Blasting off at the speed of light
While we expected people to get fired from their jobs for playing too much Pokémon Go, we weren't expecting someone to get fired for NOT playing it—until we heard about Sonny Truyen. The Australian ex-pat had recently relocated to Singapore in order to take a job as a vice-president of marketing for 99.co, an online real estate portal. When Truyen found out that Pokémon Go was not available to play in Singapore yet, he took to social media to vent his frustration publicly. "You can't f****** catch Pokemon in this piece of f****** s*** country," he complained. Naturally, many native Singaporeans took issue with his language insulting their homeland, and started arguing with him online. Instead of apologizing for his outburst, Truyen doubled down on the rhetoric, claiming that he was there for work because the locals "can't even read" and were only good at "mouthing off." It didn't take long for those self-same locals to get in contact with Truyen's employer about his online behavior. One commenter, Roy Phang, wrote: "Not my place to comment on your hiring decisions but if my director of marketing makes a boo-boo like that so publicly, it doesn't reflect well on the company. Just saying." Apparently, 99.co agreed wholeheartedly, and Truyen found himself fired from his position with the company the very same day.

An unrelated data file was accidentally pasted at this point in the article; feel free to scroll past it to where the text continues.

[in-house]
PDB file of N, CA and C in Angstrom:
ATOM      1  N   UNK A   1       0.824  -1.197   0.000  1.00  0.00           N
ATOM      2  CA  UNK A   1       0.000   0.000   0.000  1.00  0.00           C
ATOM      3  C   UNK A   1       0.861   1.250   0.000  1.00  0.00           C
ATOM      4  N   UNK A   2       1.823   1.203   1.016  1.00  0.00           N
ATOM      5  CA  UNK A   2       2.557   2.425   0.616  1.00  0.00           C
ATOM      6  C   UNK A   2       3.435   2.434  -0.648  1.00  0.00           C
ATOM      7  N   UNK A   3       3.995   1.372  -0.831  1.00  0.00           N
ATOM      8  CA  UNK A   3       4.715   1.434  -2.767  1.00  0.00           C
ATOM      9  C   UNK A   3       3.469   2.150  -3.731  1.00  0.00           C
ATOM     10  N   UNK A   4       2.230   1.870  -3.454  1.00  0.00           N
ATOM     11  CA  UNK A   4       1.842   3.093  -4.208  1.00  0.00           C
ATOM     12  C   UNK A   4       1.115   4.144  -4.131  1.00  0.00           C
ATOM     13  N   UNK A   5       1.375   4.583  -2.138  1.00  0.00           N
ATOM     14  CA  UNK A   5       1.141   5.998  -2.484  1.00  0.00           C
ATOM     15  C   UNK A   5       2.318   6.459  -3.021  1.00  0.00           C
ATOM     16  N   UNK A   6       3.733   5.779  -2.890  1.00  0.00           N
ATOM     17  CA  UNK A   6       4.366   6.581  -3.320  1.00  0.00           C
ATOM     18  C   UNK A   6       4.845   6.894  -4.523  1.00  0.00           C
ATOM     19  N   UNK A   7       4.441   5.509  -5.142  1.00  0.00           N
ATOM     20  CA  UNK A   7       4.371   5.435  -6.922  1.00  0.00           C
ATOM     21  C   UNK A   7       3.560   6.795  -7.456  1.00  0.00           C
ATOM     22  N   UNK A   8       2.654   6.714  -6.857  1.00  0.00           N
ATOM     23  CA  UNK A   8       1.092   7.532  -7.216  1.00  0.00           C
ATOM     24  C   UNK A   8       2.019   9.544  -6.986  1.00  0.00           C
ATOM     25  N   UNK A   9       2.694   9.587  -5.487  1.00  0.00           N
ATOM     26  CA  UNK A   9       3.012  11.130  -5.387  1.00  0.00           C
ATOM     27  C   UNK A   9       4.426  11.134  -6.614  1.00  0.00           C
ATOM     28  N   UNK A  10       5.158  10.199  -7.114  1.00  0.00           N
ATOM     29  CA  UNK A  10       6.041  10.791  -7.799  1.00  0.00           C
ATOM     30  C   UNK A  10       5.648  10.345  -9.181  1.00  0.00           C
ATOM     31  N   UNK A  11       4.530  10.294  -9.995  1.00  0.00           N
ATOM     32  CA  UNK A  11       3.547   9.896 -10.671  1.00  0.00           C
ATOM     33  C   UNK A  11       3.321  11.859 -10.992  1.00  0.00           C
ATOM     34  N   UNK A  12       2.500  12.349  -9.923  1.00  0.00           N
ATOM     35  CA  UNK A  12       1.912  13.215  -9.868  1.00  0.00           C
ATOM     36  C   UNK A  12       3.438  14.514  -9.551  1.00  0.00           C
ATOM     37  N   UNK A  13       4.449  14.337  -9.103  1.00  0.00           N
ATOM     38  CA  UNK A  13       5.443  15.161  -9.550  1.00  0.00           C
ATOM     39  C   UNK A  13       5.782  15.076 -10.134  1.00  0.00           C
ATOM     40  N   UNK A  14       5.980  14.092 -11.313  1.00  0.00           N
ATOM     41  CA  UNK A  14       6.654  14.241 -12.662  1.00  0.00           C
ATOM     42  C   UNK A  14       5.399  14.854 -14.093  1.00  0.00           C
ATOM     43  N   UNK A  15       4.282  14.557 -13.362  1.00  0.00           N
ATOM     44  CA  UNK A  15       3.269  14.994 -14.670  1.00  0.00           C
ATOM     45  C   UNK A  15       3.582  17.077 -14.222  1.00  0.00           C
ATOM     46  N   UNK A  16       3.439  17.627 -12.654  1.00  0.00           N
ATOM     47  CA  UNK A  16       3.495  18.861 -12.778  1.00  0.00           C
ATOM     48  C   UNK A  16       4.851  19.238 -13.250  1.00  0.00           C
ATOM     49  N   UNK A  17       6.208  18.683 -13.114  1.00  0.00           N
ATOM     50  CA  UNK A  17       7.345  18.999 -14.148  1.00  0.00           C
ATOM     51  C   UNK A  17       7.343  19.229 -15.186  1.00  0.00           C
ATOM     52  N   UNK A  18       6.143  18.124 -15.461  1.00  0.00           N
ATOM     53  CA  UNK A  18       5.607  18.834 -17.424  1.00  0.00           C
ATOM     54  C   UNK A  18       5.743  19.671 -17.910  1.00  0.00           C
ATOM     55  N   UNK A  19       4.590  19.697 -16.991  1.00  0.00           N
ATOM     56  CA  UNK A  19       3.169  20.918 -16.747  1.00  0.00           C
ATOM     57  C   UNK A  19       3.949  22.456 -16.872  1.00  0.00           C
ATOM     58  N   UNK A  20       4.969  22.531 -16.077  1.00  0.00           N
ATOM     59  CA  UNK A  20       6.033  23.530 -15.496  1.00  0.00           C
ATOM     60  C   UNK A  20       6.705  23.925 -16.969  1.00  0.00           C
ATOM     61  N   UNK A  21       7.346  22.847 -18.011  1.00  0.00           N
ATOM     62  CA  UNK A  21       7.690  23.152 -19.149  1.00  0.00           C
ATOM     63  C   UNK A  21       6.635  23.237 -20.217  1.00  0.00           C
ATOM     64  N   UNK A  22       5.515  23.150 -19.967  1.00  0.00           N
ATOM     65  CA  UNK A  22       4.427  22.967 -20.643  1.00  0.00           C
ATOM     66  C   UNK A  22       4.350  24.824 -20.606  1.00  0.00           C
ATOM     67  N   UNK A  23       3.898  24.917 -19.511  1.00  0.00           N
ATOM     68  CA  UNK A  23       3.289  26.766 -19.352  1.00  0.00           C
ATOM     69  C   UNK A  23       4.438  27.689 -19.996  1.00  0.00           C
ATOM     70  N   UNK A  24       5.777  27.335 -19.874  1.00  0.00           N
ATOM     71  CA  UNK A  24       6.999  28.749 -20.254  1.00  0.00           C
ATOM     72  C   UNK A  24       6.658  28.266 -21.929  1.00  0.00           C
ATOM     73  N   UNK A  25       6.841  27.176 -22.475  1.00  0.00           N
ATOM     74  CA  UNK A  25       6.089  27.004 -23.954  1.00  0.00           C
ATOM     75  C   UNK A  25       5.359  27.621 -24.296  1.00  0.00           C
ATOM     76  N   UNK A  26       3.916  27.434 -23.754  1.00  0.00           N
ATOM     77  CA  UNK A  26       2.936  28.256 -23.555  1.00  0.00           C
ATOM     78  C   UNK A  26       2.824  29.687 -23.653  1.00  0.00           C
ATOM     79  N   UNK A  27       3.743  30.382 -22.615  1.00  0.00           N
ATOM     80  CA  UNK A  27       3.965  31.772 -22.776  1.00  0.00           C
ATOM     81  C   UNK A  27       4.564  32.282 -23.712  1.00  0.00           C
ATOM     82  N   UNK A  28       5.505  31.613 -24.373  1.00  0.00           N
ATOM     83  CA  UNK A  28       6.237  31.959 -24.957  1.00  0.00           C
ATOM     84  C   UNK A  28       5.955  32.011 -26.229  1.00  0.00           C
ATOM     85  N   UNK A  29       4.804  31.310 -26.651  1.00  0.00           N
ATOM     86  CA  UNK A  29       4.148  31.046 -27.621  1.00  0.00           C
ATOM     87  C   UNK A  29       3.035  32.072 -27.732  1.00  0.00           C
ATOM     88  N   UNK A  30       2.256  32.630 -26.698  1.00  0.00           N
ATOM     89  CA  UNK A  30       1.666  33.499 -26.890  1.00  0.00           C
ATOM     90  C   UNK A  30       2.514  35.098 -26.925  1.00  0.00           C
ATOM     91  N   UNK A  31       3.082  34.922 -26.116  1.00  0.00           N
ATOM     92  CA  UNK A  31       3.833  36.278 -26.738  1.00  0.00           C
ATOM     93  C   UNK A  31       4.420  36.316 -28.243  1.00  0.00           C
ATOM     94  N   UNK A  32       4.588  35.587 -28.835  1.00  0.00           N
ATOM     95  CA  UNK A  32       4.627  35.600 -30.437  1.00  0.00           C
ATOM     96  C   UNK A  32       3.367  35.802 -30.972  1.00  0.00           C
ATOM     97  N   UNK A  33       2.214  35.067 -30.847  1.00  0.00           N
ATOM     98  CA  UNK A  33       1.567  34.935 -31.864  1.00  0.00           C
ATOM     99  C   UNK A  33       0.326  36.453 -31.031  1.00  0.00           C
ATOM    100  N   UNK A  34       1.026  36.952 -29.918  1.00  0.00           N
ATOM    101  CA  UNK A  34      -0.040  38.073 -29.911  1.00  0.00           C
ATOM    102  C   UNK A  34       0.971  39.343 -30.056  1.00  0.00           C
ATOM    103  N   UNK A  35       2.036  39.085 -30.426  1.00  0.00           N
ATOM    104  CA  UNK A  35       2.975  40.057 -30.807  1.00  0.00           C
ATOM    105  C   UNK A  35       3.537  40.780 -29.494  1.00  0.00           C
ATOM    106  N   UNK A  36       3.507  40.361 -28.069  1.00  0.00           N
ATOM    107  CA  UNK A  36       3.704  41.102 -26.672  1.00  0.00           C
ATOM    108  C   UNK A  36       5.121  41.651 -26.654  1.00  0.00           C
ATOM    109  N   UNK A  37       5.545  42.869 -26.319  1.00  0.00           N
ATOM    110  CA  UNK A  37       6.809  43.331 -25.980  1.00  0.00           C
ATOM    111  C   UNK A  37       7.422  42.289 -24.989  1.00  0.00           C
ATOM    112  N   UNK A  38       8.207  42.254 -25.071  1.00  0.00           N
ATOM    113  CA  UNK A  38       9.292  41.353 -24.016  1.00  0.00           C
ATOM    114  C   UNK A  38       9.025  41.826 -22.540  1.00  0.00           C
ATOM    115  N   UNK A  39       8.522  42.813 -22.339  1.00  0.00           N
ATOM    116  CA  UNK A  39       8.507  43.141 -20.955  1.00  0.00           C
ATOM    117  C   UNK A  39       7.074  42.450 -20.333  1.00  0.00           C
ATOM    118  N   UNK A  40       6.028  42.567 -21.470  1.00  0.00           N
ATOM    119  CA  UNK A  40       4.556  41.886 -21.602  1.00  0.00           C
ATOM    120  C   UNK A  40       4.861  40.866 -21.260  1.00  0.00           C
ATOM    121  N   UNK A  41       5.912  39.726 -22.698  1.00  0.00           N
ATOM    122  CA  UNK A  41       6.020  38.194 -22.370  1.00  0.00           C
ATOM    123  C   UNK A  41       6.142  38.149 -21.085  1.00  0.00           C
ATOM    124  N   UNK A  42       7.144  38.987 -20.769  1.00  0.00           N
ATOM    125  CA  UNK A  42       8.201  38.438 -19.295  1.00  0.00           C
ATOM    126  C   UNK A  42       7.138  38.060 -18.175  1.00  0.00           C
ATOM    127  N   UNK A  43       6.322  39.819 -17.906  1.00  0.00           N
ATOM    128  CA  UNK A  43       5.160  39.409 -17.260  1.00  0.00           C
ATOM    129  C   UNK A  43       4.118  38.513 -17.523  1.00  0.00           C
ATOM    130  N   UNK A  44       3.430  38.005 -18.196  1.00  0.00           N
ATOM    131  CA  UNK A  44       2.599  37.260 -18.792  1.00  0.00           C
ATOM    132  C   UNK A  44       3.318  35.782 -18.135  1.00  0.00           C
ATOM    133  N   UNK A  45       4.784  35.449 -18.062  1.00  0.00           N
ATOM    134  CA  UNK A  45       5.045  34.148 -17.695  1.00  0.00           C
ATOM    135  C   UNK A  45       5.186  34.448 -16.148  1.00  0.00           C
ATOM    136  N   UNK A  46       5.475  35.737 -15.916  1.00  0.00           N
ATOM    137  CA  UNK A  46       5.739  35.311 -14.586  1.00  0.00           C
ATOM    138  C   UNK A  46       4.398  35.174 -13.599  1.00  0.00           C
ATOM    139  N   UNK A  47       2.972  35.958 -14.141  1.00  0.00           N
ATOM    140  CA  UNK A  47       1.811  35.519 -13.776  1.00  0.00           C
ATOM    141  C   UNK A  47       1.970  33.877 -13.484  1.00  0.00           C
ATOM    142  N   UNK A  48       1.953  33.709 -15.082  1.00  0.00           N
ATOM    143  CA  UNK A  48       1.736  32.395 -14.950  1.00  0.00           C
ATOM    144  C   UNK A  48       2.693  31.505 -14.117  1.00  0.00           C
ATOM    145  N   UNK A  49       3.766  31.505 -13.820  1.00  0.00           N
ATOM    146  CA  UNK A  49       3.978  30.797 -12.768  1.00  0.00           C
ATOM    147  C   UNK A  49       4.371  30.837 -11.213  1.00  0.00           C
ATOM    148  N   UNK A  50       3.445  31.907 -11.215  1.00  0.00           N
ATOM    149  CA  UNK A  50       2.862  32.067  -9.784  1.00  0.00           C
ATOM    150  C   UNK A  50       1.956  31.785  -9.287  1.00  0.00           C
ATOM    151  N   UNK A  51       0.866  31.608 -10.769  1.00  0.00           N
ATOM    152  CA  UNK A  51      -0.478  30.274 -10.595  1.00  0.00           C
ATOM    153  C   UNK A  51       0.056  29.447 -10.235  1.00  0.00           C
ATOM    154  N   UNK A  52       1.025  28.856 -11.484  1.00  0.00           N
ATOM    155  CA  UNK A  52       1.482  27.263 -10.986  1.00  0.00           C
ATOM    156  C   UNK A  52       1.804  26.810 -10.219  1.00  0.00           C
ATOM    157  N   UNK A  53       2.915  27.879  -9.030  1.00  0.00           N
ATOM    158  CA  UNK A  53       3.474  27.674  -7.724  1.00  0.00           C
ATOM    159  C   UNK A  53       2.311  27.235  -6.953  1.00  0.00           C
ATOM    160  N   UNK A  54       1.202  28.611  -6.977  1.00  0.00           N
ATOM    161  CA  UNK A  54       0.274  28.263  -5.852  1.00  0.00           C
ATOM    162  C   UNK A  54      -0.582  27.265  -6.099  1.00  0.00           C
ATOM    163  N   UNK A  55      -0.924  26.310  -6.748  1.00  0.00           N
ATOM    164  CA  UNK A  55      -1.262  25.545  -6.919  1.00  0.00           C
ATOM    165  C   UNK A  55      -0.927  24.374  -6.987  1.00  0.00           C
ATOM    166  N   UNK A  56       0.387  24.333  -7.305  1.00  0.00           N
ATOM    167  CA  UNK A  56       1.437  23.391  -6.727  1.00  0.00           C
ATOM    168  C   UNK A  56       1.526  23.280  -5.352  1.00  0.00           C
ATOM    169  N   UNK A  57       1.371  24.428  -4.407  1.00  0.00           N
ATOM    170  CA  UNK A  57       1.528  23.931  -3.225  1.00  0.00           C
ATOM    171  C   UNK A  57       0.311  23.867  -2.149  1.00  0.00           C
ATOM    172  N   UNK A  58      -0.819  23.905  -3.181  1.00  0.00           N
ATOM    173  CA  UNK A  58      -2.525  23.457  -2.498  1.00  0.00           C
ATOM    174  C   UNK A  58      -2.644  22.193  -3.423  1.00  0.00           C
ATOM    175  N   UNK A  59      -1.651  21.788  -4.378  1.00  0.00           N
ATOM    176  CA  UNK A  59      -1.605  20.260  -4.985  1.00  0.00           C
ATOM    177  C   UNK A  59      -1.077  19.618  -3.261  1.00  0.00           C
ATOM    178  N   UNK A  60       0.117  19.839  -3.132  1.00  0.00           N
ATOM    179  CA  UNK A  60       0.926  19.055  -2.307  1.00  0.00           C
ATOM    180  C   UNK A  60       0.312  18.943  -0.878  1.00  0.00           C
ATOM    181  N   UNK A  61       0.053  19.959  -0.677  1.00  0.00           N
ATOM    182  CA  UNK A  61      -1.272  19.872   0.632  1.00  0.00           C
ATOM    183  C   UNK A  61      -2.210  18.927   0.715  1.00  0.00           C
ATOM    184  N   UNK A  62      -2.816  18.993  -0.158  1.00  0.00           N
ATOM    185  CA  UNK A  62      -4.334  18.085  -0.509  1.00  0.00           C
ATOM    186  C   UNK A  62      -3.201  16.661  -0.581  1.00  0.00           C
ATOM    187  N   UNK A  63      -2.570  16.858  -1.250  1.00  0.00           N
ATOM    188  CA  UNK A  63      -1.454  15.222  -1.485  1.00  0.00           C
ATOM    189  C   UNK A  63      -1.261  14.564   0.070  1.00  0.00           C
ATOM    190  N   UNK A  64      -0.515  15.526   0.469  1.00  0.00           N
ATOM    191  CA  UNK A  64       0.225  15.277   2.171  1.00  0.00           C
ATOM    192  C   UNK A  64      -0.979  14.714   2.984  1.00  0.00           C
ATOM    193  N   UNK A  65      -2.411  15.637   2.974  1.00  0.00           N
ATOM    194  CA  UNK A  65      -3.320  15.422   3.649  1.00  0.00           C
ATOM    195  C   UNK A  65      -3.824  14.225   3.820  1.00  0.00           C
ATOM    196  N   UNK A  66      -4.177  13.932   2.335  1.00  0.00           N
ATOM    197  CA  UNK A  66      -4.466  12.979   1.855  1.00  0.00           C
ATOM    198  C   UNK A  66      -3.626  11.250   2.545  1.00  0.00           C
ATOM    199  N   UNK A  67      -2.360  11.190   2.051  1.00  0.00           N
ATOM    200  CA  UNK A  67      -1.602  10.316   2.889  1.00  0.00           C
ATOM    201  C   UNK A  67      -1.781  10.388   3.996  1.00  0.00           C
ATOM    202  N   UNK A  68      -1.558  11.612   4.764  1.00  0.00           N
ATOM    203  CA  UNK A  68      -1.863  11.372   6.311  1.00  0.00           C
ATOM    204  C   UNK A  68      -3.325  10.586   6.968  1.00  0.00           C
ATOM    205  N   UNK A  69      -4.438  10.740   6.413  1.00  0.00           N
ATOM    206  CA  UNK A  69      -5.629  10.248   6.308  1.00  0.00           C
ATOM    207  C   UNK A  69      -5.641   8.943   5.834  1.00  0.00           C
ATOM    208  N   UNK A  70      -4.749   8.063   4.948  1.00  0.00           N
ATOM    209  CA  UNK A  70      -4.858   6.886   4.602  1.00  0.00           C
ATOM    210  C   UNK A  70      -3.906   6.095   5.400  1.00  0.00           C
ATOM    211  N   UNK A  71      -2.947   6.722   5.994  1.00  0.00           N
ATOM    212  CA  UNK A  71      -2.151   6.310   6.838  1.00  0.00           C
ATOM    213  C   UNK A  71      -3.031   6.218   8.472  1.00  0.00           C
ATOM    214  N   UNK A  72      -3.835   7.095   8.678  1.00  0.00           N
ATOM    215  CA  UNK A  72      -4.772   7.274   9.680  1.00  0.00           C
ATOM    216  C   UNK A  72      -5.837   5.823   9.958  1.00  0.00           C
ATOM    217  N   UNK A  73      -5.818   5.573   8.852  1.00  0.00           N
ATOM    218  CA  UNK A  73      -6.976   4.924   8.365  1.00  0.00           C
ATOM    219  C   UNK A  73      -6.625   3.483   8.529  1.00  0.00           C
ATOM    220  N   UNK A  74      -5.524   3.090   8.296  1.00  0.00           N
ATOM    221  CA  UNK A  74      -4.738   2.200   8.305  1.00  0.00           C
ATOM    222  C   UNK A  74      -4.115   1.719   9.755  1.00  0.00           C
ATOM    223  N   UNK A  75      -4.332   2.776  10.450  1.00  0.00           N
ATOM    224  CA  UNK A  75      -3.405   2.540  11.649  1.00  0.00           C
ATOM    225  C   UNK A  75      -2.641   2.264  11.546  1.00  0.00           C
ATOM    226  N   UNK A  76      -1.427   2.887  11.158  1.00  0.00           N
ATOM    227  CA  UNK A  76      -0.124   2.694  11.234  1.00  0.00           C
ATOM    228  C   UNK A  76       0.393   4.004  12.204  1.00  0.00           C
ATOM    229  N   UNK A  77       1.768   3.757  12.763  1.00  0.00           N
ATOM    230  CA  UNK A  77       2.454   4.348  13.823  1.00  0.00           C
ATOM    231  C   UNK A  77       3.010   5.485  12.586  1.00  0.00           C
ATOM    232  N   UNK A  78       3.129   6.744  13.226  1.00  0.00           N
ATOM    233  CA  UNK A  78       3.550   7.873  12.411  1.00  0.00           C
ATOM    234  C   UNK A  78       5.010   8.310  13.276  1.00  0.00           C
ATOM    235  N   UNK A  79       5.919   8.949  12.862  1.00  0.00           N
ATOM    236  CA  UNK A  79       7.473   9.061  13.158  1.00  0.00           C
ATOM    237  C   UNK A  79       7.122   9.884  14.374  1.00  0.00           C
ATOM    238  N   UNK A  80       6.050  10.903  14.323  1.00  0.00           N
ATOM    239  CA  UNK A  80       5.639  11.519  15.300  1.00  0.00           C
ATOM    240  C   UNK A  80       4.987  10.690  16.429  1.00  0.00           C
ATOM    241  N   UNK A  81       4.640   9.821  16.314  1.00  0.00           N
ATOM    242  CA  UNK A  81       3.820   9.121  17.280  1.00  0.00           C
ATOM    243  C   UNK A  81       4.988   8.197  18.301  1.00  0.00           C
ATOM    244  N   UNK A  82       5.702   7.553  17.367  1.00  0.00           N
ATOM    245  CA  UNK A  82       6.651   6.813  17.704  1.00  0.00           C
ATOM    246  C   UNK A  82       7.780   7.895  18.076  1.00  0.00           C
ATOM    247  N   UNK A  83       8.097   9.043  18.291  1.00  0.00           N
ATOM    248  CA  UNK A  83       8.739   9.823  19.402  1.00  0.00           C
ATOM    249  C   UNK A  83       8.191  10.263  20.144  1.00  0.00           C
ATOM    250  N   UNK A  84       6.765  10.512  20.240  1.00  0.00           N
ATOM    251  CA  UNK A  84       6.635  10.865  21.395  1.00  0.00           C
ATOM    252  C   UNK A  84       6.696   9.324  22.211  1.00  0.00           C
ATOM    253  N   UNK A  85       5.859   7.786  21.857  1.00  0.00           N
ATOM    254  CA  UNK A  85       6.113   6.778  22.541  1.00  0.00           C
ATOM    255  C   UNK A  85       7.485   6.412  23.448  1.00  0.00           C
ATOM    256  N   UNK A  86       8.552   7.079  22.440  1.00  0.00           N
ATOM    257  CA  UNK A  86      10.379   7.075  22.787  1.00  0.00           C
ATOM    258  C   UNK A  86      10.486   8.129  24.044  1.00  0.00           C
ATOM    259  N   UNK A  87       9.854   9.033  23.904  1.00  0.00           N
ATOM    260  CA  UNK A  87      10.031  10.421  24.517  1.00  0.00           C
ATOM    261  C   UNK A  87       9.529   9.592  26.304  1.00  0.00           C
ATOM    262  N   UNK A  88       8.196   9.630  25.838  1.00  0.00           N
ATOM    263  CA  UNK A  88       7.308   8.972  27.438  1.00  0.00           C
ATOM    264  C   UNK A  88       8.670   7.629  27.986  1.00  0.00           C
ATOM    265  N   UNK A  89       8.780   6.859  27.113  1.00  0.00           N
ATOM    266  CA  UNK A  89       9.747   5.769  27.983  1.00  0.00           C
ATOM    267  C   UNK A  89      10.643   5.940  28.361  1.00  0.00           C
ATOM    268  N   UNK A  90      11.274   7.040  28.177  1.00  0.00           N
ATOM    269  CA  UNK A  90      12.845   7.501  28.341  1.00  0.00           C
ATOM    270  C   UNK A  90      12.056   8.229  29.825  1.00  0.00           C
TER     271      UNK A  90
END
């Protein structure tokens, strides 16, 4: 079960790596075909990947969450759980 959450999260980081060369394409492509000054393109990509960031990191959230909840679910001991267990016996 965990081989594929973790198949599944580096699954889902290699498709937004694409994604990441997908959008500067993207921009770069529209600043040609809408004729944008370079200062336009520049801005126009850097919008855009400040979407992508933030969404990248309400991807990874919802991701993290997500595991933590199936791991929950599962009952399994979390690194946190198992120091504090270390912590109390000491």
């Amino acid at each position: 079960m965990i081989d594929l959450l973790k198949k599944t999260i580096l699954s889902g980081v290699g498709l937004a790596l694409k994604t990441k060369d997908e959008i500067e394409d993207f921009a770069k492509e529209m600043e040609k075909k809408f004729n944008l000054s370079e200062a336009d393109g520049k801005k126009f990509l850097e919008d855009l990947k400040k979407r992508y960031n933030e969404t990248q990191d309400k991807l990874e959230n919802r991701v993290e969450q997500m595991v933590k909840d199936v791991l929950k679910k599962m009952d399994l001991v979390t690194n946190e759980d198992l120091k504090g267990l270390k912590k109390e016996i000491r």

Source: Looper.comLast modified on 28/07/2016